A California jury recently awarded $19 million in damages to a Sacramento woman whose employer terminated her due to extensive absences caused by panic attacks. In Roby v. McKesson HBOC, Charlene Roby was discharged for excessive absenteeism after a 25-year career with McKesson. Roby alleged that her absenteeism was caused by a panic attack condition, a condition that worsened after her supervisor harassed her for her frequent absences. Roby argued that McKesson's "no fault" attendance policy, which punished unscheduled absences regardless of the reason for the absence, gave managers overbroad powers in interpreting and enforcing the policy. Roby alleged the rigid use of the "no fault" attendance policy in her case violated state and federal laws protecting against disability discrimination and guaranteeing employees' medical leave when needed. The jury found for Roby and awarded her $1.3 million in economic losses, $2.2 million in noneconomic damages and $15 million in punitive damages. The jury also awarded Roby $500,000 against her manager individually. This case highlights the importance of retaining flexibility in policies to accommodate employees with medical disabilities where necessary, and the importance of engaging interactively with employees to discuss potential reasonable accommodations. This case also reminds managers that they may also face exposure for non-compliance with employment laws.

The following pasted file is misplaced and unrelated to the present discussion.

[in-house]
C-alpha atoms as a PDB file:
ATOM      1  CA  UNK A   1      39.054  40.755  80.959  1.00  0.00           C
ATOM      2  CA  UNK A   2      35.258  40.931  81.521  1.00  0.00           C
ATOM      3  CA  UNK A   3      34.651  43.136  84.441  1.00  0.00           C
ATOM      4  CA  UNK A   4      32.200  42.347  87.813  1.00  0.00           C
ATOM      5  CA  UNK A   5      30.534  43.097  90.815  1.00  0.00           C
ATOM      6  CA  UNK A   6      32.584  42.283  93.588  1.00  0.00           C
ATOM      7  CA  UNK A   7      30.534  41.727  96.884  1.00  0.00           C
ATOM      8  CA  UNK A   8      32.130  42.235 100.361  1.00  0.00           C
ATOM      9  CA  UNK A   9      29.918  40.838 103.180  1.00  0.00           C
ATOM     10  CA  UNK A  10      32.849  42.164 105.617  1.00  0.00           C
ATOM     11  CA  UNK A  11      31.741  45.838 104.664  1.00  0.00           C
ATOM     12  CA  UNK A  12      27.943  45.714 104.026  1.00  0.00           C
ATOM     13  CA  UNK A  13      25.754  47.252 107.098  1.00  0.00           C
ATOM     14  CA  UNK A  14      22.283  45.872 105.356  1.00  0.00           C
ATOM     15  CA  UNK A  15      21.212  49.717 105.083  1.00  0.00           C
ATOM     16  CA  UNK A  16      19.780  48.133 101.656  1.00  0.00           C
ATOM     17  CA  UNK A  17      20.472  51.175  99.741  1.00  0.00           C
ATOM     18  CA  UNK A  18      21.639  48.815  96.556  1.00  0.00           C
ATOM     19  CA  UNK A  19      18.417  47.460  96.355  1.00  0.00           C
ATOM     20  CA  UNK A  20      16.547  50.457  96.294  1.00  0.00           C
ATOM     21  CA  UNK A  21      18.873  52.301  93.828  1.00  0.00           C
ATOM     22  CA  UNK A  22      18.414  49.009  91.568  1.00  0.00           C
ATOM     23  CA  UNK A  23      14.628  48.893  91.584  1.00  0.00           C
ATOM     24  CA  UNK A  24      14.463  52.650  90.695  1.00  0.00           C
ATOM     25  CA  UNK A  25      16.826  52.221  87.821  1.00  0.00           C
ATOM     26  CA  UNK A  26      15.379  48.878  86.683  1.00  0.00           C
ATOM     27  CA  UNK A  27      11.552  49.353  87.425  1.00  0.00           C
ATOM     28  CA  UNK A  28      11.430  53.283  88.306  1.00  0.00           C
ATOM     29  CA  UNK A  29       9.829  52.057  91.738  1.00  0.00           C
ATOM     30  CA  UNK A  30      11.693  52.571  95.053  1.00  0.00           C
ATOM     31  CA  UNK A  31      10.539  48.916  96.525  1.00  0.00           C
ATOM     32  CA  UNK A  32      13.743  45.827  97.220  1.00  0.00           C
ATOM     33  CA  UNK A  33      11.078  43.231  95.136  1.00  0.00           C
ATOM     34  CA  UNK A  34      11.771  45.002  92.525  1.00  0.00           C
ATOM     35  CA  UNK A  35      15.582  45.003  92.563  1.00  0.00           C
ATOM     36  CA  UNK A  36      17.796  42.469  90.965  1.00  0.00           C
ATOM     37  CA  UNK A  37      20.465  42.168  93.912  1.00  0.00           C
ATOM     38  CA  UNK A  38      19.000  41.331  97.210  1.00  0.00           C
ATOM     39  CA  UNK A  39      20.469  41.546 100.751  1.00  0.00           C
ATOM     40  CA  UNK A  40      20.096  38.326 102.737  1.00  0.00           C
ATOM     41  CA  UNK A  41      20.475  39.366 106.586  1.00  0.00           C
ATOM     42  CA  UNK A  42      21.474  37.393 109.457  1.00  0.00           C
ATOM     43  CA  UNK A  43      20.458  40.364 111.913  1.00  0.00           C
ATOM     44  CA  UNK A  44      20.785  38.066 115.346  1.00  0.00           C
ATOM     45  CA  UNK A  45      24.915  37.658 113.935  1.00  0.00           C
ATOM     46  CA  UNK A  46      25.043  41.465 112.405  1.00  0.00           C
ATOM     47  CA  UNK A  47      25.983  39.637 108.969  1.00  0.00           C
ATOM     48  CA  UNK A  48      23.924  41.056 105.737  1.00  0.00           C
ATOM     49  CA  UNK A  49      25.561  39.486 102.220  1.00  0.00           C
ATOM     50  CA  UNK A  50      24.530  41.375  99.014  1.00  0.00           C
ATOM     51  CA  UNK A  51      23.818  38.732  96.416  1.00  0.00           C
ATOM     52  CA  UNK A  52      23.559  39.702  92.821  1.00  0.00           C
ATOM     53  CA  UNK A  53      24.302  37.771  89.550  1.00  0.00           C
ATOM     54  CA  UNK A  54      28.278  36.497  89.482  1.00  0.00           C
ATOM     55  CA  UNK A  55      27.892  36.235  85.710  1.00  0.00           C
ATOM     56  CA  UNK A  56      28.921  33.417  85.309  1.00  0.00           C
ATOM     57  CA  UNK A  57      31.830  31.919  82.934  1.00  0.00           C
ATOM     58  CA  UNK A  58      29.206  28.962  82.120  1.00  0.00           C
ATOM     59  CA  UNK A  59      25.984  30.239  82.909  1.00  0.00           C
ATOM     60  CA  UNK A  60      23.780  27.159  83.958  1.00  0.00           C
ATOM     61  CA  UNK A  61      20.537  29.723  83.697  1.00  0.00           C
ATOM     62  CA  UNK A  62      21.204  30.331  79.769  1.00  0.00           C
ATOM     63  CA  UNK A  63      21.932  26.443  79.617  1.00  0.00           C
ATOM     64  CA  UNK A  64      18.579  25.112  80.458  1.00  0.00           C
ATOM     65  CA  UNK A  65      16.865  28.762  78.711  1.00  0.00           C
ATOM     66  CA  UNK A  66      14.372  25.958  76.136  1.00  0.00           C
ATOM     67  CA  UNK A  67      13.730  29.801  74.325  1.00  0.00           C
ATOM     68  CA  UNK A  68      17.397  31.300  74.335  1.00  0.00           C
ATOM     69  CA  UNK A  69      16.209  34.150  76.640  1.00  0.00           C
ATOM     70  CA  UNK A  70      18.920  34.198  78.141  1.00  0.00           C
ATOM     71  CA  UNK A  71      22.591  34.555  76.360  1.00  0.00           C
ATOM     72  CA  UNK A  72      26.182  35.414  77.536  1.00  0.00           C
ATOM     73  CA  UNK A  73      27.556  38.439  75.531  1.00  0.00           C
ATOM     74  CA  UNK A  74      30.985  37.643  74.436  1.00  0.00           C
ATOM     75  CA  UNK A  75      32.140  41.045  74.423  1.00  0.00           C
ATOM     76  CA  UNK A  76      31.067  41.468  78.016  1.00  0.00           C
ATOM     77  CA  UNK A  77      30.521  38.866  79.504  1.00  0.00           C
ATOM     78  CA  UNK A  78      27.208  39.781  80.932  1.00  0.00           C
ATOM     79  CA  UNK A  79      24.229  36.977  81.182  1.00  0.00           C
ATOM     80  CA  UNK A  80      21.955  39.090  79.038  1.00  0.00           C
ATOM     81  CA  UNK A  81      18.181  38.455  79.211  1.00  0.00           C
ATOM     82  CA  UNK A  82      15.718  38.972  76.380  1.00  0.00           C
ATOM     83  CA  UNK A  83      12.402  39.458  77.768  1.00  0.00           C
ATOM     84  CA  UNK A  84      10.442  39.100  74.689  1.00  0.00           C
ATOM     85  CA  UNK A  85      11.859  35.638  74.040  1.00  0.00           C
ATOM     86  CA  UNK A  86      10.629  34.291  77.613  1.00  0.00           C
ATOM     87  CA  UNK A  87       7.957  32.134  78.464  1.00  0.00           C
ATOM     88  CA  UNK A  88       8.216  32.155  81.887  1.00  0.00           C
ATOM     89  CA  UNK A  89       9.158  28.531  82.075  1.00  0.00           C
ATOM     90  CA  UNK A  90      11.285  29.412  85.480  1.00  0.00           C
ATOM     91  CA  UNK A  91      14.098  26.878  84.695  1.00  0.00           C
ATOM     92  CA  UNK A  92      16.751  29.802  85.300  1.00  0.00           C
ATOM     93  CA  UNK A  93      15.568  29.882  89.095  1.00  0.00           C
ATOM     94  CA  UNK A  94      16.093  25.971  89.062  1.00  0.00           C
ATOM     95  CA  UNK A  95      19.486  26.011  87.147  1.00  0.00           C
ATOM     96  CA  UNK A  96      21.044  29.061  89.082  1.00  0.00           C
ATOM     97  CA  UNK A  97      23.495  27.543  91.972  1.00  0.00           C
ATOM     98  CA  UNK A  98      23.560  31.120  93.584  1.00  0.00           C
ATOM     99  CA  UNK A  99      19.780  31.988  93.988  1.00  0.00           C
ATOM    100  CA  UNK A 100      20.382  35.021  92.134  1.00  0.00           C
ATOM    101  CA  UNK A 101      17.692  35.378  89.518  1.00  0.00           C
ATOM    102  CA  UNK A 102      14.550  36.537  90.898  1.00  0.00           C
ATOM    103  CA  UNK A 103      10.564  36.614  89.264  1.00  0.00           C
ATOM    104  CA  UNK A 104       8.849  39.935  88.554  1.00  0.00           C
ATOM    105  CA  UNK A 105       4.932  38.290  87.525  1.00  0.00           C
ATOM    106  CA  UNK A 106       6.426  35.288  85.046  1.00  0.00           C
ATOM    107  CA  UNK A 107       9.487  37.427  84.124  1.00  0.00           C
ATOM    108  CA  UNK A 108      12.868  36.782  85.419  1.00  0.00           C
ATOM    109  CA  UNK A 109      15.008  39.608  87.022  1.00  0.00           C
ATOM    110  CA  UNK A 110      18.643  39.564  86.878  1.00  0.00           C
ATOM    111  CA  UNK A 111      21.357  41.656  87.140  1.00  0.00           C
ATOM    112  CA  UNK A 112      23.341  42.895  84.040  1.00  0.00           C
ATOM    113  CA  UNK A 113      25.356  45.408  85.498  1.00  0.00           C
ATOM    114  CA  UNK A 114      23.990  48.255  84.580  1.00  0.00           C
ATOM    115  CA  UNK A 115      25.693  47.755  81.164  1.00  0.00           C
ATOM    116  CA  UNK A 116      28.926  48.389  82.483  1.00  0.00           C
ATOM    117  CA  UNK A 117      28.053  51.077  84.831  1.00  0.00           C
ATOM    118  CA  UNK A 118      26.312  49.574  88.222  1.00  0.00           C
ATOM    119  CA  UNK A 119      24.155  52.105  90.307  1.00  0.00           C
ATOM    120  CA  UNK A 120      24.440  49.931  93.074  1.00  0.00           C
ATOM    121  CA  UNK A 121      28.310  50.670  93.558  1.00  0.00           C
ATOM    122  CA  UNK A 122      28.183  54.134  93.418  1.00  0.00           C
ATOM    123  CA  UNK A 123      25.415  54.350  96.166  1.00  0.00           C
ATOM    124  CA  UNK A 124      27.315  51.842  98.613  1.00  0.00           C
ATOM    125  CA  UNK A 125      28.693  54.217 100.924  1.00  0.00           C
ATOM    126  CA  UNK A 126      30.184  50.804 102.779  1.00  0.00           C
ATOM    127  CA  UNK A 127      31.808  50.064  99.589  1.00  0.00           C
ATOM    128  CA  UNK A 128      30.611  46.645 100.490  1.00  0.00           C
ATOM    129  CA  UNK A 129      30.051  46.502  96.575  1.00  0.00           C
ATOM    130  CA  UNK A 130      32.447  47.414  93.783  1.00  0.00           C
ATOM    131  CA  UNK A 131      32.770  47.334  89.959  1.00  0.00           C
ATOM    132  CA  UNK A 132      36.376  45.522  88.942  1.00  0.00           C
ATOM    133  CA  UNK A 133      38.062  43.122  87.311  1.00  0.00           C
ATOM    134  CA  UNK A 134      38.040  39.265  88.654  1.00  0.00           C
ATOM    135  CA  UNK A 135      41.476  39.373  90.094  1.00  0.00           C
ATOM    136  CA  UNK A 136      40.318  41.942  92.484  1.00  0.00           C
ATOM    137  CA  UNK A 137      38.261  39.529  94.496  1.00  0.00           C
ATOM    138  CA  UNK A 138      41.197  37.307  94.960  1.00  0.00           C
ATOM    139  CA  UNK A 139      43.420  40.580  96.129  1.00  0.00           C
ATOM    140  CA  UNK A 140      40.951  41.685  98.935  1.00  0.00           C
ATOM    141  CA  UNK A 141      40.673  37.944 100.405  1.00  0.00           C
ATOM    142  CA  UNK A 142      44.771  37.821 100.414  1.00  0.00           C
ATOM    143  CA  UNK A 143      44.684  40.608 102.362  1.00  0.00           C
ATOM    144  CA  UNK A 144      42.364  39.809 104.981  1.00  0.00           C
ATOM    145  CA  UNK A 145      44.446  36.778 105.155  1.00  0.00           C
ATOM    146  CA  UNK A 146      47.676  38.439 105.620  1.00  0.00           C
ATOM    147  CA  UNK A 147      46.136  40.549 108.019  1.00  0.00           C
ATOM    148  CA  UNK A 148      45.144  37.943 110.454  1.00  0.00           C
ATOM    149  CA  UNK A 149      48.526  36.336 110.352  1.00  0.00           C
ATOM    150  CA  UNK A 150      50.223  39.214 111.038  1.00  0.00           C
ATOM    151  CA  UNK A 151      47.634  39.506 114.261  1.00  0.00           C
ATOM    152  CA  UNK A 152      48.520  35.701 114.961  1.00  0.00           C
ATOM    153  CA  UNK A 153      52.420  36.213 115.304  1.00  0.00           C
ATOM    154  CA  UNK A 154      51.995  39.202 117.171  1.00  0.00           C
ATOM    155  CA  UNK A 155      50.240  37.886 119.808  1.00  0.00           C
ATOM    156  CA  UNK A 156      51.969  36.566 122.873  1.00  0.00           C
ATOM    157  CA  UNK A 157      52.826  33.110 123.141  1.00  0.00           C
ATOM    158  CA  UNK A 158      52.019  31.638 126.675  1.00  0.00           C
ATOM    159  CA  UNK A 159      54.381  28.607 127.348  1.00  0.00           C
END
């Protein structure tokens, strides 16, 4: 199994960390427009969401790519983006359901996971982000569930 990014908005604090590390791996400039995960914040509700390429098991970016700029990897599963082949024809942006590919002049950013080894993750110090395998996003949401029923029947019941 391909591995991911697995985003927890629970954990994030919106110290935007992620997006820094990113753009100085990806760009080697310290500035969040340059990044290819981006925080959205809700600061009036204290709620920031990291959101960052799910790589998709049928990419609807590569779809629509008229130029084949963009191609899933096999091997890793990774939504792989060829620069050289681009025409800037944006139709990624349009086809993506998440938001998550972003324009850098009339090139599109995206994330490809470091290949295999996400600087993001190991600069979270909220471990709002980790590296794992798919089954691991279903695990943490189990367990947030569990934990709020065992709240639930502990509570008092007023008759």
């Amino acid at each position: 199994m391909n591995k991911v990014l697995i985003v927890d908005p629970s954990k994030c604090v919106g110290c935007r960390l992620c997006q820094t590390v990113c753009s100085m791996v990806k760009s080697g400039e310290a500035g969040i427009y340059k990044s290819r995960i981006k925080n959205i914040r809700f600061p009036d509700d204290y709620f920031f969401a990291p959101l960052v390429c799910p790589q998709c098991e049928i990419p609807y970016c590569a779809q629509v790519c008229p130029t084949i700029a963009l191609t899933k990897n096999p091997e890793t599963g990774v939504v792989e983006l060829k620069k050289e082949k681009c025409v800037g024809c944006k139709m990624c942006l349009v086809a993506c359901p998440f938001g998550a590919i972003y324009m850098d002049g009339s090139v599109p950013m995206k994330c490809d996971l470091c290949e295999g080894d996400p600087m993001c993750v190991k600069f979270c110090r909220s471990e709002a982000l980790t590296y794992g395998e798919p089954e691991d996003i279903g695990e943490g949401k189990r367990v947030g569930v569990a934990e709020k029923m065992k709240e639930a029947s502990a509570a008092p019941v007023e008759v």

This Fenwick Employment Brief is intended by Fenwick & West LLP to summarize recent developments in employment and labor law. It is not intended, and should not be regarded, as legal advice. Readers who have particular questions about employment and labor law issues should seek advice of counsel.